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University of Michigan Law School University of Michigan Law School Scholarship Repository UMLS Alumni Survey Class Reports University of Michigan Law School Alumni Survey Project Class of 972 Five Year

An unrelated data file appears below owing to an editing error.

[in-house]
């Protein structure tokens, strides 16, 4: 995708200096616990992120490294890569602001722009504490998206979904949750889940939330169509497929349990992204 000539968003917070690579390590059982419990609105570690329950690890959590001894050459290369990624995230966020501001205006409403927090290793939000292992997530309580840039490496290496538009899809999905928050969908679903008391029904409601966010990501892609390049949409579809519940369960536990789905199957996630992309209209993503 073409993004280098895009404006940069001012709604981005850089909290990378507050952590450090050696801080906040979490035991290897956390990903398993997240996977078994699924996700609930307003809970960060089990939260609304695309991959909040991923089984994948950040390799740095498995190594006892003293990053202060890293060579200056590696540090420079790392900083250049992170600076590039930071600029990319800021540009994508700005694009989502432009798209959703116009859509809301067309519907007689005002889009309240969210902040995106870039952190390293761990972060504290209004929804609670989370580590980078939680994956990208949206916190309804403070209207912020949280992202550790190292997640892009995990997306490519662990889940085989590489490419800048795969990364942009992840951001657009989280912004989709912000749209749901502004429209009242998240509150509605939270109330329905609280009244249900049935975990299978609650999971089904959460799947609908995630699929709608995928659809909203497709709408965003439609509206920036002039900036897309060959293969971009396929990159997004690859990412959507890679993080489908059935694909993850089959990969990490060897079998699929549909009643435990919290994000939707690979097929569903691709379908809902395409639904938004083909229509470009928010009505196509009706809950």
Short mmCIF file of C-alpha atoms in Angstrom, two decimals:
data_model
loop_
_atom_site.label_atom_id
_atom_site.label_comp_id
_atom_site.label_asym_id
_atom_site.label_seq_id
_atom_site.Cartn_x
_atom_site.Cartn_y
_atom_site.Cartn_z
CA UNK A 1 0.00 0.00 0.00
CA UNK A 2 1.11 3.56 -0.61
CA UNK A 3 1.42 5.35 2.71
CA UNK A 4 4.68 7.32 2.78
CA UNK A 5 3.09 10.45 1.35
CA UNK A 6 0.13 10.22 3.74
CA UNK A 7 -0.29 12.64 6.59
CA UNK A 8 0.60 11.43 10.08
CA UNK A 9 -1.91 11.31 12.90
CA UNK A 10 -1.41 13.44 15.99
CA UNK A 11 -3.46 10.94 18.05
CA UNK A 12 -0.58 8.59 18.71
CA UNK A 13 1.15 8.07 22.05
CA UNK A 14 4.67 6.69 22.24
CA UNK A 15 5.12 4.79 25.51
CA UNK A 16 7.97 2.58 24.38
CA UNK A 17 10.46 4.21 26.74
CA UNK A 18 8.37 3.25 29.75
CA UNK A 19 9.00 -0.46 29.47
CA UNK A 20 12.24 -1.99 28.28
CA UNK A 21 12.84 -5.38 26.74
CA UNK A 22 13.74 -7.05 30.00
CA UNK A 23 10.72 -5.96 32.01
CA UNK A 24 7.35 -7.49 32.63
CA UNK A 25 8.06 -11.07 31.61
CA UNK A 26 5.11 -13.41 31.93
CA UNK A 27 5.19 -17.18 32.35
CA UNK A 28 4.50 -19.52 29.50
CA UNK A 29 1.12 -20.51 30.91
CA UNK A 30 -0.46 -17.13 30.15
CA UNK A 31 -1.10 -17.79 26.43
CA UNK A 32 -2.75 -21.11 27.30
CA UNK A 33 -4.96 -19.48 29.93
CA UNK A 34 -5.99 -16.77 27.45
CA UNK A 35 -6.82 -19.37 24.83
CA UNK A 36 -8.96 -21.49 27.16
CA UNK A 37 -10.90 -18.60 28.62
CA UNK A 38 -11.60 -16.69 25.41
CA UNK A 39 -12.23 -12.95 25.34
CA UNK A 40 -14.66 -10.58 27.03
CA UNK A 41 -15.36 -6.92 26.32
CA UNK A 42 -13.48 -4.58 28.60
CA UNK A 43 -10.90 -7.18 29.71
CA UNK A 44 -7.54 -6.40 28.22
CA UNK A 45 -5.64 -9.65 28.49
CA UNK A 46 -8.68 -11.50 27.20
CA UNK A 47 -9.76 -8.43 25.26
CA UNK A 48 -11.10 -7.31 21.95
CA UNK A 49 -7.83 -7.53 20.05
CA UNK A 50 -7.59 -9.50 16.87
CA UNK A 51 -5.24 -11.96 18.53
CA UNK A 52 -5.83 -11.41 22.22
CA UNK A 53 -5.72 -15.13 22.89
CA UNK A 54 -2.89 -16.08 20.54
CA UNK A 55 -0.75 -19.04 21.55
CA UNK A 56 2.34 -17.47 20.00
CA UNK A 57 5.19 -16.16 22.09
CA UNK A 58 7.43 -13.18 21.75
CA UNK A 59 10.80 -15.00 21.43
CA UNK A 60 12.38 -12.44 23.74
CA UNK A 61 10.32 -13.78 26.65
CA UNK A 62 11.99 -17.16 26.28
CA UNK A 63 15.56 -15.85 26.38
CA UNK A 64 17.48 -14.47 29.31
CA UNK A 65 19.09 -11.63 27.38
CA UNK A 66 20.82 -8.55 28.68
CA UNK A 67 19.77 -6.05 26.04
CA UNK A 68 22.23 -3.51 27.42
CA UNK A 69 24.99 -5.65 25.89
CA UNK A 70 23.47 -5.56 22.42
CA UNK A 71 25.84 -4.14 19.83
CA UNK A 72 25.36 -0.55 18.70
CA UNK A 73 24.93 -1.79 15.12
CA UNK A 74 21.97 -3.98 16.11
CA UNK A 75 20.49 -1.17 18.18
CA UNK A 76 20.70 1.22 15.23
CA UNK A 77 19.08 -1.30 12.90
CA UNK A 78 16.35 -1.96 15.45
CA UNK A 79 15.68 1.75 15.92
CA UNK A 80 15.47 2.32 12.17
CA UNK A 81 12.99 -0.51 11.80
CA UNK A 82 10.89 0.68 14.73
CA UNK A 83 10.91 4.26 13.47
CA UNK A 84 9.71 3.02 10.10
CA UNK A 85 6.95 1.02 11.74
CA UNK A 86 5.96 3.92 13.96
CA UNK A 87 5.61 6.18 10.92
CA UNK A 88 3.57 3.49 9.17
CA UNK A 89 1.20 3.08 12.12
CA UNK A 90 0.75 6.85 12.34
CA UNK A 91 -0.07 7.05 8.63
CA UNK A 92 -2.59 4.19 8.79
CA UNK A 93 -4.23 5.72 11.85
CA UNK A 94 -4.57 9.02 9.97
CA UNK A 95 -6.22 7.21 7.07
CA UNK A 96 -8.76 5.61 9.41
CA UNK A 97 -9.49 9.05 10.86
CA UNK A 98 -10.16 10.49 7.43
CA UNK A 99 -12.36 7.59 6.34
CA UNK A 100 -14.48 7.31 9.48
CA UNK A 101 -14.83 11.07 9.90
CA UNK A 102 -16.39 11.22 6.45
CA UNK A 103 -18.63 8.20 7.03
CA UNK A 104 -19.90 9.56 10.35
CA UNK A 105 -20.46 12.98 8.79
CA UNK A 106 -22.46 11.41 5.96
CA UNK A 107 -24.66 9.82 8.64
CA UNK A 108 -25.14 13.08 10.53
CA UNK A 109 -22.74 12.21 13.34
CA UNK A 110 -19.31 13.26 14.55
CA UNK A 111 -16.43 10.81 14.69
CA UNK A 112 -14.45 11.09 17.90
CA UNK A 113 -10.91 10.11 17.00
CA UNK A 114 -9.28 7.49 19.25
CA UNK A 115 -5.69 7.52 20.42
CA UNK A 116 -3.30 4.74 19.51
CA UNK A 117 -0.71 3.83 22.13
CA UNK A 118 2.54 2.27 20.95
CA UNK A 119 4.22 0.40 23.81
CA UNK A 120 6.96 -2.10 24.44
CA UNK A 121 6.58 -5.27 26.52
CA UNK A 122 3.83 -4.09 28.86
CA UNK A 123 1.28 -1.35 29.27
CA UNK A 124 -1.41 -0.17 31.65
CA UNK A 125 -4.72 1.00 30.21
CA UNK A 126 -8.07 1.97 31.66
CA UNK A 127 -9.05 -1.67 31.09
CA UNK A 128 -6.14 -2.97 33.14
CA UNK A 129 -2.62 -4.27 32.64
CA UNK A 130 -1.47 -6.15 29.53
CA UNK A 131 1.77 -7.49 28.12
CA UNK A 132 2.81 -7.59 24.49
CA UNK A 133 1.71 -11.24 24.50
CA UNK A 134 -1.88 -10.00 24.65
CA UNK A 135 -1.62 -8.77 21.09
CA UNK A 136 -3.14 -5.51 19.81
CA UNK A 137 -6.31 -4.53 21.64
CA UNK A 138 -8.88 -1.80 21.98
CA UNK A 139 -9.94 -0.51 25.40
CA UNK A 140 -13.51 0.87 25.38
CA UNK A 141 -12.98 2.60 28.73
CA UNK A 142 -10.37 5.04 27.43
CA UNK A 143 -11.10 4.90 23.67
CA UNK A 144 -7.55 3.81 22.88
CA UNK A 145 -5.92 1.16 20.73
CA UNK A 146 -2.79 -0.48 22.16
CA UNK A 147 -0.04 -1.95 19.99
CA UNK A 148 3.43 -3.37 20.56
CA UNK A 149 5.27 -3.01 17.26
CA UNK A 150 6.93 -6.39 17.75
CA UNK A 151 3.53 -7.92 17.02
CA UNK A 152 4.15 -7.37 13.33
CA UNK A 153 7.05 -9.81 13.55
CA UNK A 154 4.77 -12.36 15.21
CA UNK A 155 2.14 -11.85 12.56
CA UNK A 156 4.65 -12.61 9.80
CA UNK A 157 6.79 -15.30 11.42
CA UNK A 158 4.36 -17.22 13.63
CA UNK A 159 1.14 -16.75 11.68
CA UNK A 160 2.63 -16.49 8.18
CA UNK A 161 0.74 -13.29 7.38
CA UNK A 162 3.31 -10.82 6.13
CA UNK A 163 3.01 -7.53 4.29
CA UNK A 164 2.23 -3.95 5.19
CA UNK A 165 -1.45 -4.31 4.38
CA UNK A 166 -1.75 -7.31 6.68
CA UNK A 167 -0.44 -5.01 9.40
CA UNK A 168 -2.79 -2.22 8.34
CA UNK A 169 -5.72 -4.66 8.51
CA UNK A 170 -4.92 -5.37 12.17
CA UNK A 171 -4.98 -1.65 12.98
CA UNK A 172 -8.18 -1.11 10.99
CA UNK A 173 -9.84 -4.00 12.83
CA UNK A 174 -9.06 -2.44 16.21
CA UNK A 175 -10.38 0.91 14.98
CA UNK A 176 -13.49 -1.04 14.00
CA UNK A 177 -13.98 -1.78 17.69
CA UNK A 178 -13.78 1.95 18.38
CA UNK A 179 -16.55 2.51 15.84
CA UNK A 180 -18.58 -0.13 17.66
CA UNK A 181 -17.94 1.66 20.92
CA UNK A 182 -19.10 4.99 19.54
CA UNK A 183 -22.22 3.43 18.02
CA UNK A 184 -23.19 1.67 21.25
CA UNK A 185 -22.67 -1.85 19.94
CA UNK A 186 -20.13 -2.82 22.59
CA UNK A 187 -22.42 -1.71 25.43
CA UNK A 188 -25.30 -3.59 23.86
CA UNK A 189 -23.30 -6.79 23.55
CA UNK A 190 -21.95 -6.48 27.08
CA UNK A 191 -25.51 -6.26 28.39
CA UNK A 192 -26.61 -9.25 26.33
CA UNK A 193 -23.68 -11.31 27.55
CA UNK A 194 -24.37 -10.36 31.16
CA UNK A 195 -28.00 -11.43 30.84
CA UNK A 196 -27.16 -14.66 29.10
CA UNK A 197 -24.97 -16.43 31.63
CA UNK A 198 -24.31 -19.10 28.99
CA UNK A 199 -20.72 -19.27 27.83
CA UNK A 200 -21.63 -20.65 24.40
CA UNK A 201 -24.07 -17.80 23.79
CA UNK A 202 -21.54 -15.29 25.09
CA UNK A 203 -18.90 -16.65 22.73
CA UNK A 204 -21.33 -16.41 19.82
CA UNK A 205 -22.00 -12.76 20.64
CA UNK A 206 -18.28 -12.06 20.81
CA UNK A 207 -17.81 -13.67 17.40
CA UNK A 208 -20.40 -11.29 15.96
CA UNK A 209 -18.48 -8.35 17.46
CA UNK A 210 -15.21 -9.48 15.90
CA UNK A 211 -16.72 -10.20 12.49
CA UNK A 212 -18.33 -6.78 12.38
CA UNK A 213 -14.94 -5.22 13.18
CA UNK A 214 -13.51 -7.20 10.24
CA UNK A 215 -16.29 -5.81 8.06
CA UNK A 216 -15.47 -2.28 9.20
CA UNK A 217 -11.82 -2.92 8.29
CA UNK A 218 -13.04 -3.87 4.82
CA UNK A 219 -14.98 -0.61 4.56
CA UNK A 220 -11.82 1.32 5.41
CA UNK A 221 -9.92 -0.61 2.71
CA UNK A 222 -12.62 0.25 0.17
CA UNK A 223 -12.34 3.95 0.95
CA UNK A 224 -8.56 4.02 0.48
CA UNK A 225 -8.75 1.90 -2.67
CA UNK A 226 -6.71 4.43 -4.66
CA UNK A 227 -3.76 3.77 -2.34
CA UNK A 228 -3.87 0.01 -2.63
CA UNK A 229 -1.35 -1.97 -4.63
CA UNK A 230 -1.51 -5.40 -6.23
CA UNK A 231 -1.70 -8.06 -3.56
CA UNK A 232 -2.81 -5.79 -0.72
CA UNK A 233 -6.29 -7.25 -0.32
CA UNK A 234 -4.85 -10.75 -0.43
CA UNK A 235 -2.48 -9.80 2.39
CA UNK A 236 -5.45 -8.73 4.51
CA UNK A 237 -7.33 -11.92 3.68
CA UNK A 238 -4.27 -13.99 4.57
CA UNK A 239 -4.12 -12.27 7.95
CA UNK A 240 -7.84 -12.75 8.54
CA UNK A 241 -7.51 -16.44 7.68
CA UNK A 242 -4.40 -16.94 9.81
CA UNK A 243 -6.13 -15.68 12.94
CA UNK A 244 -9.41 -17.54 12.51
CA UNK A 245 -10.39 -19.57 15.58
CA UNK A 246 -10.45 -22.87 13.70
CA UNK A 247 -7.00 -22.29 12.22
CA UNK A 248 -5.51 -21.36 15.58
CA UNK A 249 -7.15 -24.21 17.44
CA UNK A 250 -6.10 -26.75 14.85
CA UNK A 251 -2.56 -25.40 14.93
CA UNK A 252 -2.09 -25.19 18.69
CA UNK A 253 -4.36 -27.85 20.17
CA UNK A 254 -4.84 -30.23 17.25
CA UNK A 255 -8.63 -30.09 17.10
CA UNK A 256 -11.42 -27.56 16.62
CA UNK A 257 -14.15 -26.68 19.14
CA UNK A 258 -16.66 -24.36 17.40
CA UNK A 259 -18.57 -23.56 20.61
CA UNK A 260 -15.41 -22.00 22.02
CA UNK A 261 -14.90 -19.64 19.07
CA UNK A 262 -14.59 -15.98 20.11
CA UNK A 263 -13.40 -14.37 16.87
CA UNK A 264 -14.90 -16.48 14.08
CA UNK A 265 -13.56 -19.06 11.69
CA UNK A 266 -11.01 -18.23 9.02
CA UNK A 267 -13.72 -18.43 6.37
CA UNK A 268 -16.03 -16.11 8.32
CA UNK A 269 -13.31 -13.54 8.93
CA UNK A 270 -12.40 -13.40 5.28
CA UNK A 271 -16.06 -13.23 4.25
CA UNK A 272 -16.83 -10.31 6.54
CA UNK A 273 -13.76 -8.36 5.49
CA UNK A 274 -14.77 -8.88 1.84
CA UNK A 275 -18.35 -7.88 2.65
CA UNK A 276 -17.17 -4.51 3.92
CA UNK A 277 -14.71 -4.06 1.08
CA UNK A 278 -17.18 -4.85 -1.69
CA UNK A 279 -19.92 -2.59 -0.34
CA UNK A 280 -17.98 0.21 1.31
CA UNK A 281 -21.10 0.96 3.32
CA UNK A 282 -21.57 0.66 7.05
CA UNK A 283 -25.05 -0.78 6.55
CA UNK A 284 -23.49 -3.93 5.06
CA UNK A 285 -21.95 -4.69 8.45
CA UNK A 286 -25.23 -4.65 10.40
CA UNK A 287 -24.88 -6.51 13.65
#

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University of Michigan Law School University of Michigan Law School Scholarship Repository UMLS Alumni Survey Class Reports University of Michigan Law School Alumni Survey Project Class of 972 Five Year Report University of Michigan Law School Follow this and additional works at: Part of the Legal Education Commons, and the Legal Profession Commons Recommended Citation University of Michigan Law School, Class of 972 Five Year Report (978). This Report is brought to you for free and open access by the University of Michigan Law School Alumni Survey Project at University of Michigan Law School Scholarship Repository. It has been accepted for inclusion in UMLS Alumni Survey Class Reports by an authorized administrator of University of Michigan Law School Scholarship Repository. For more information, please contact Ll\W SCHOOL ALUMNI SURVEY class of 972 I. INTRODUCTION The University of Michigan Law School is interested in its Alumni, their post-law school careers, their evaluation of its program and curriculum, as well as their suggestions of improvements. The Law School has conducted surveys for the past thirteen years of its graduates in their fifteenth year after graduation. Four years ago, for the first time, a survey was made of the graduates in their fifth year after graduation. That there is an interest in such a survey on the part of graduates is indicated by the percentages of response: 86% of the class of 968, 84% of the class of 969, 86% of the Class of 97, 84% of the class of 97, and 7~ of the Class of 972. The questionnaire has been kept virtually the same for each class to facilitate accumulation and c~~parison of data. II. THE FRESHMAN CI.J'\SS OF 969 Residence: One hundred and forty-five (35%) of the 44 members of the graduating class of 972 were Michigan residents: 44 carne from Ohio: 36 from Illinois; 35 from New York; 9 from Indiana; 4 from New Jersey: each from Pennsylvania, california and Wisconsin; 9 from Massachusetts; 8 from Missouri; and 7 each from Florida, Iowa and Kansas. The remainder listed 24 other states. Three hundred and twenty-six questionnaires were returned in time for analysis. Academic Background: The class entered from a record 26 different undergraduate schools. Schools from most sections of the country were represented, but heaviest representation was from the Midwest and the East. As would be expected the University of Michigan supplied the largest number in the class., Aqe: The age range of the class at entrance to law school was from 2 through 46, with the av.erage age 22. The median was also 22. III. THE YEARS Financial Support: The principal source of income and support during the law school years for most of the respondents was family support (spouse, parents, grandparents, etc.) including money borrowed from relatives. The next most important was earnings during law school years including summer earnings. The third source of support was savings from pre-law earnings, with university of Michigan administered loans a fourth source. Sixty-two listed non-university of Michigan student loans (those with special interest rate or repayment terms for students). Fifty-four listed G.I. Bill or other veterans benefits, and 33 listed University of Michigan scholarships as a source of support, with 2 listing these scholarships as their most important source. The least important source of income was commercial loans at the usual rate of interest. Table I indicates some statistics about students who were employed in the regular academic year while in law school. TABLE I Number of Respondents Distributed by Year of Law School and by Average NUmber of Hours Worked Per Week During School Terms H u R s p E R w E E K LAW SCHOOL YEAR First Second Third None Less than More than No answer Total The figures shown do not necessarily follow individual respondents through each year, but the trend clearly shows that more students worked each year and more students worked longer hours each year as they progressed through school. Grades: Scores for the Law School Admissions Test (LSAT) were available for all but one graduate. The high score was 785; the low score was 32. The arithmetical mean or average for the 43 was 626. This is a better score than that scored by approximately 85% of all persons then taking the test. The average undergraduate grade point of the class of '72 was 3.8. For comparison the average GPA's and LSAT's for the classes entering the past 5 years were: -3- Class GPA ~ At the end of three years almost half the class members had maintained a law school grade average between 2. and 3., and exactly one half had averages of Three were in the 4- point range. The average for the class was 2.98: the median was 3.. The correlation of the LSAT scores to law school grade averages is shown in the following table. TABLE II correlation Between LSAT and Grade Point Average L s A T T h ree-year curnu at~ve Gra d e Po~nt A verage 4. & Over Total % 7 4.5% 42 &_ % 38 55% 44% 25 % % 63 58% % 8 % % 9 % % 3 % TOtal 3. 7% 27 5% 22 49%.3% 43* & *No LSAT score for student IV. THE YEARS Residence: Three hundred and twenty-four of the 326 who replied are presently located in 34 states and the District of COlumbia, and one each in England and the Virgin Islands. Table III indicates the movement of the 326 from what was considered the home state at the time of admission to their present location. TABLE III Number fran Number Presently Net State State in 969 Located in State Change Alaska + Arizona + Arkansas 2 2 california colorado connecticut Delaware - District of COlumbia 2 +2 Florida 7 5-2 State Number from State in 969 NUmber Presently Located in State Net Change Georgia Hawaii Idaho Illinois Indiana Iowa Kansas Kentucky Louisiana Maryland Massachusetts Michigan Minnesota Missouri Nebraska Nevada New Hampshire New Jersey 'ew Mexico New York North Carolina Ohio Oklahana Oregon Pennsylvania South carolina Tennessee Texas Utah Virginia Washington West Virginia Wisconsin ~ngland Virgin Islands Those listed in column Number Presently LOcated in State are ~isted by the state in which they have their office. Occasionally ~he office and residence are in different states. Size of COmmunities: Table IV organizes the respondents in terms ~ the size ~f the community in which they work: it also compares igures for all lawyers throughout the country. -5- TABLE IV Size of Class of '72 All Lawyers in U.S.* c ommunj.ty Num b er Percent Numb er Percent Under 25M 22 7% 25M to loom 36 % 8% 32,868 37% loom to 2M 38.5% loom to 25M 39,62 % 2M to SOOM 4 2.5% 25M to SOOM 4,75 2% - SOOM to M % - sao,. , 42,37 4% Over M % Total 326 '% 355,242 % *The 97 Lawyer Statistical Report, AmerJ.can Bar Foundation, 972 A comparison of the Class of '72 with the consolidated results of the 5-Year survey of the Classes of '52 through '62 shows a significantly larger percentage of the '72 Class working in communities over 5M and nearly equal decrease in communities under loom. Unfortunately we do not know the figures for these other classes when they were five years out of school. TABLE V Size of community Classes '52 through '62 NUmber Percent Under 25M 244.7% 25M to loom % 28.4% loom to 2M 28.4% 48* 2.3% 22.9% 2M to 5 M 24.2% - SOOM to M % % Over M % Total 2,92** % *Class of '52 where division was, to 5, ** 6 did not answer. Percent based on 2,92. According to the May 977-May 978 Report of the University of Michigan Placement Office 32 seniors out of 389* had reported definite plans for employment as of May 3, 978. The distribution as to size of community is very similar to that of the class of '72. Fourteen percent of the 32 are locating in communities of under thousand, and 6~~ in communities of 5 thousand through over million. *Figure includes graduates for August and December 977 and May of 978. Table Vl: shows the correlation between the sizes of hometowns and present location of class members. TABLE VI SJ.Ze o f CJ.ty o f OrJ.gJ.n ~ize of City Under 25M to loom to 2M to 5M to Where Working Totals 25M loom 2M 5M M Under 25M M to loom loom to 2M M to 5 M M to ljii Over M TOtals Over M Table Vl:I shows the correlation between size of community and various occupations of the members of the class of '72 -7- s~ze Where Under TABLE VII correlation Between Size of City of Present LOcation and Occupation f C~ty Occuoat~on Working A B c D E F Total 25M M to loom loom to 2M M to 5 M M to M Over M Total * * no answer as to occupation Key: A - Lawyers in private practice or in a law firm B - Lawyers, salaried other than law firms (excluding judges, teachers and legislators) C - Educators D - JUdges E - Legislators F - Non-lawyers Apparently most of the Michigan law alumni are wedded to the practice of law - the above table shows 94% of those who responded for the Class of '72 are doing just that, and 69% are in private practice. OUt of 284 replies from Classes '52 through '62 in the 5-Year Survey 84% are engaged in the practice of law and 64% are in private practice. Further information about members in these categories was obtained through the questionnaire. Of the 82 lawyers in Category B (salaried, other than judges, teachers and legislators) 44 are employed by federal, state, county or city government. Thirty are employed by organizations for profit, and 8 checked other. Five in category c (educator) are professors in law schools. The other three in education are in administration, two on the college or junior college level, and one in a law school. The one judge is an elected official in a state or local trial court. There is one legislator among the respondents. Of tbe 9 who checked Category F (non-lawyer) 2 are sole or co-proprietors (own more than 3% interest) of a business: 2 are employees in supervisory positions (non-government): is an employee in a non-supervisory position (non-government): is employed by government (excluding judges, educators, and legislators)7 and 3 checked other... The other included court club management, director of research services for a private law firm, and one has been unemployed since leaving military service. The questionnaire also requested information on the kinds of work performed by those in categories Band F (see above). Of salaried employees (either lawyer or non-lawyer, working in an organization other than a law firm and excluding judges, teachers and legislators) 68 are legal staff in corporate or governmental organizations. The remainder have diverse occupations which include President, assistant General Manager, tax specialist, trust and estate specialist, accounting, international trade, Senate investigator, senior supervising engineer, legal services for indigent, administrator for public sector labor relations agency, legal aid attorney, law clerk, public interest law firm, business-contract negotiations. Of those 68 respondents who checked legal staff, corporate or government, 8 are general counsel, 2 are trial or hearing specialists, 2 are international counsel, 2 are legislation counsel, l is patent counsel and is tax counsel. The remaining 2 indicated their job function as one of the following: corporate attorney-litigation, legal aid, antitrust, area counsel military lawyer, criminal defense, labor union counsel, assistant general counsel, securities counsel, corporate distribution, administrative law-public utilities, associate general counsel, regulatory law, assistant county presecutor, food and drug counsel, general corporate, and division attorney. combining categories A and B (i.e., all those working as lawyers whether employed or in private practice, a total of 36) the questionnaire asked for the number of other lawyers in the respondent's office or department. Table VIII gives the results. TABLE VIII Respondents Distributed According to NUmber of Other Lawyers in Office or Department l Over 5 No ans ~ Accortiiii~f- to 'rhe 97 LaWVer Stati.sTica~- ReeOrt, Amercan Bar Poundation, 972, and other studies, tbe number of individual practitioners has been steadily decrea.aing since 948, while the number of partnerships and associates has baed increasing. The class of -9- '72 seems to reflect this trend. Thirty-three and one-half percent of the respondents in private practice are members of a partnership or professional corporation, and 5~ are employees of a partnership or professional corporation. This makes a total of over 92% of the respondents in private practice thus employed. The 97 Statistical Report also notes an increase in the percentage of lawyers employed by private industry, educational institutions, and other private employment. Over sixteen percent (54) of the Class of 972 respondents are thus employed. TABLE IX Lawyers in Private Practice* class of 972 % of Those %of All % of All NUmber In Private 972 Re- Lawyers in Practice spendents Practice (97)*~ Sole _p~actitioner 8 3.7% 2. 5%_ 7. 4,., 5% 36.6% ~ole practitioner 8 in non-partnership 3.7% 2.5% ~ember of a % 22.5% 28.5% p~artnership Employee of a (Associate) partnership % 39.5% 7.6% ~espondents not in () (3%) p~ivate practice *6 in private practice did not answer this. Percent based on 28. **The 97 Lawyer Statistical Report, American Bar Foundation, 972 One hundred and forty-four of the 224 practitioners (category A of Table VII) have been in private practice for approximately 5 years. Forty-seven more have been in private practice for 3 through 4 years, and 3 have been in practice for through 2 years. Three in this category did not answer this question. TWenty others indicated they had been in private practice for at least one year, many for several years, although they were not at the present time. Those respondents who do not work in the field of law were asked to indicate why. Four were dissatisfied with doing legal work, and three wanted to work in business or corporate management. Others indicated: need for greater intellectual stimulation, wanted to go into government service, need for less pressure on the job, engage in work involving more public service, not found satisfactory employment, and one received an offer he couldn't refuse. Regardless of occupation respondents were asked to indicate the number of firms or organizations with which they have held positions since graduation from law school. The response is given -- in the following table. TABLE X Number of Firms or Organizations NUmber of Respondents No ans. 2 I 9 J Ssecialties: Those m~~ers of.the class working as lawyers whether in practice, for government, or for a corporation, were asked to indicate their specialty,or specialties, if they had any. Specialty was defined as an area of law in which one spends more than 25% of his working time. Members were asked to limit themselves to three responses. Classifying occupations by subject matter has only limited value in revealing a lawyer's true function. But lawyers are accustomed to identifying themselves in these terms and thus should have a fair notion of the meaning of a classification of the sort listed below. Table XI lists specialties in order of frequency of response. TAB;LE XI: Subject Area Trial, General corporations & Business counseling Real Property Other Banking & commercial Law Trial, Negligence Administrative Law criminal Law Family Law Labor Law Taxation ~ecurities Issuance & RegUlation! Negligence, Investigation & Negotiation Trust & Probate Antitrust I Bankruptcy-COllections ilto area accounts for more than 25% of time ~orkmen s COmpensation eloyee Benefits... islation lie Utility Regulation Municipal insurance GOvernaent COntracts Oil Gas & Mineral Number of Specialists -- Subject Area (con~'dt Patent, Trademark & copyright Admiralty Aviation International Law Number of Specialists 5 Other special :ies listed include: eminent domain, public welfare, healch care, ~ights of handicapped, estate planning, hospital, business litiga~on, urban renewal, advertising, educational institutions, environmental, consumer credit, consumer protection, international trade, contracts and construction, employment discrimination, tax exe~p~ organizations, computer, land finance, immigration, education, civil rights, negotiation, zoning, general appellate, communica :ions, mental health, products liability, food and drug, shopping center development, military. Women Graduates: In t~e Class of '72 there were 2 (5%) women graduates. That the number of women entering the field of law is on the increase is well-known, and it may be of interest to learn how this trend is reflected in the University of Michigan Law School. TABLE XII Class Total Number of Graduates NUmber of Women Graduates Percent of Women Graduates ~ :;,_ l % 3.3% 7.3% 23.6% 2.6% Part Viii of the questionnaire was devoted to women graduates. Eleven of the 2 women graduates returned completed questionnaires. Five of these said they had experienced special problems in practicing their profession because of their sex. One reported the difficulty was in finding a job, not with the employer. Another cited a certain uneasiness or lack of confidence, not a dissatisfaction with job performance, if a female was in charge. One respondent stated that people assume she is a social worker: another said it was initially difficult to be taken seriously. Another is often mistaken as a receptionist, and found that law enforcement officers accepted a woman attorney much more readily than the general public. All eleven of the respondents are working full time. Most husbands are highly supportive. When asked how they managed to combine work with family responsibilities, 2 answered they do so with ease, 3 with same difficulty. Four of those who are married have one child each. The others have no children. -2- Income: Responde.- ;;s were asked to indicate their average income (before taxes and excluding investment income) for the past year. JUdging from the ~e~-..:~:.:.ed questionnaires the class of '72 is doing very well financ~a:l:'. Sixty-f~ve and one-half percent of the 36 ( did not answer ~hi5 section) are earning $25, or over, with 6.5% earning over ~4: ~=~- Twenty-four percent more are earning between $2J,OOC ;: r.o S25,. Eight percent are earning from $2,5 to $2,C. ~3ble XIII shows the correlation between occupation and income. TABLE XIII Inco.-ne A B ' Below $5, lc $5,-7,499 $7,5-9,999 6 I 7 3 OccupatJ.on l c D I I!! i 5 E F Total 3.5% 3% 2 4% $2,-22,499 2 I : 32 % $22,5-24, :.3 2 $25,-29, $3,-34, $35,-4, 2 3 pver $4, 9 No answer 5 2 ~tal * no answer as to occupation **Percent based on % % 7 22% % % 9 325* ()%* Key: A - Lawyer, private practice or law firm 8 - Salaried lawyer, other than law firm C - Educator D - JUdge E - Legislator P - Other Table XIV compares lawyers in private practice or with a law firm with all other respondents as to income. -3- TABLE XIV Practitioner Compared With All Other categories Private Practitioner Income Ranqe Number I Percent I Below $5, 4.6% All Others Number Percent % ~5,-7,499 7 $7,5-9,999 6 $2,-22,499 2 ~22,5-24, $25,-29, $3,-34, $35,-4, 2 pver $4, 9!NO answer 5 Total 224 ; *Based on 29 **Based on % 2.7% 9.6%.4% 27% 23.7% 9.% 8.7% %* 3 3.% 6 6.2%.3% 9 9.6% 34 35% 8 8.6% 3 3.% 2 2.% 4 %** Table XV distributes the private practice lawyers according to the category which most closely describes their situation and income. -4- TABLE XV Lawyers in Private Practice Income I II Below $5, I 3 III 2 IV 3 Total 9 4% $5,-7,499 $7,5-9,999 L I I ' ~ % 6 3% $2,-22, % $22,5-24, % $25,-29, % $3,-34, % ~35,-4, % pver $4, % INo answer 3 4 r,t'otal * %** *6 did not check category **Percent based on 24 Key: I - Sole practitioner II - Member of a partnership III - Sole practitioner in non-partnership association IV - Employee of a partnership In a demographic study entitled In Search of the Average Lawyer conducted by the ABA Journal and reported in the December, 97, Volume 56 issue, the average annual income reported by r~spondents at that time was $27,96: the median was $2,26. V. THE law SCHOOL PROGRAM The respo